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Book: Whole Regolith Pedology
Published by: Soil Science Society of America



  1.  p. 21-40
    SSSA Special Publication 34.
    Whole Regolith Pedology

    David L. Cremeens, Randall B. Brown and J. Herbert Huddleston (ed.)

    ISBN: 978-0-89118-929-9


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The Pedologic Nature of Weathered Rock

  1. R. C. Graham,
  2. K. R. Tice and
  3. William R. Guertal
  1. Foothill Engineering, Inc., Mercury, Nevada


Weathered rock, a common regolith in many areas unaffected by Pleistocene glaciation, has both lithologic and pedologie characteristics. This paper reviews pedogenic features found in weathered rock substrates and interprets the pedologie processes and environmental roles of this regolith. Lithogenic features such as rock structure, texture, and composition strongly influence weathering and resulting weathered rock characteristics. Joint fractures provide access for infiltrating water and roots, which promote weathering. As rock weathers, it develops microporosity, thereby increasing its water-holding capacity, which further enhances weathering and water availability for plants. Plant roots can penetrate the matrix of saprolite, but in less weathered rock they follow fractures, producing localized organic C concentrations as large or larger than in overlying A horizons. Organic acids and CO2 from decomposing roots promote weathering, and K uptake by living roots causes the transformation of biotite to vermiculite, an important weathering mechanism that extensively fractures rocks. Root exploitation of the saprolite matrix diminishes the importance of lithogenic features by producing channels that more effectively conduct water. Water moving from soil into weathered rock carries colloids which are commonly deposited to form argillans in fractures, abandoned root channels, and intergranular pores within the matrix. These argillans are protected from physical disturbances that affect soils and may be better expressed than those in the solum. In arid and semiarid areas, CaCO3 and opaline silica commonly precipitate within the fractures and porous matrix of weathered rock underlying soils. These features can be used to help interpret past environmental conditions. The weathered rock zone is an important and somewhat neglected part of the soil-rock continuum. Research is needed to better understand how it evolves and functions in the environment.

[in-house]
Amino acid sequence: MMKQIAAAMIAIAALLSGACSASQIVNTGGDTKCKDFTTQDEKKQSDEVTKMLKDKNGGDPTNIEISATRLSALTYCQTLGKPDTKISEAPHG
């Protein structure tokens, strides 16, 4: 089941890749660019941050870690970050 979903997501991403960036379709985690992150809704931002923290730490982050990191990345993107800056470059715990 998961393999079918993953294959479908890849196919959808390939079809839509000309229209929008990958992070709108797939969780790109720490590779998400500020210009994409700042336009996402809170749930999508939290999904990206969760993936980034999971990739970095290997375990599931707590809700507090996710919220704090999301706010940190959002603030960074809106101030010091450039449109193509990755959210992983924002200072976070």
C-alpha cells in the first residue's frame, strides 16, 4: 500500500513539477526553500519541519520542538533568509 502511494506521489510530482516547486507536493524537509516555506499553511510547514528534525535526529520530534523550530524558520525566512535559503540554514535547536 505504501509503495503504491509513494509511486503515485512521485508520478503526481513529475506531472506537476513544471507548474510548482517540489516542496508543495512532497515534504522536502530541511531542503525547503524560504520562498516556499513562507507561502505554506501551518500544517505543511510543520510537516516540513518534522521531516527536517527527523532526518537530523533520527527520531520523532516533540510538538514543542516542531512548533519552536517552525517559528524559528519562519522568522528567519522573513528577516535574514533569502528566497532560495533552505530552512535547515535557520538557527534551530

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Copyright © 1994. Copyright © 1994 by the Soil Science Society of America, Inc., 5585 Guilford Rd., Madison, WI 53711 USA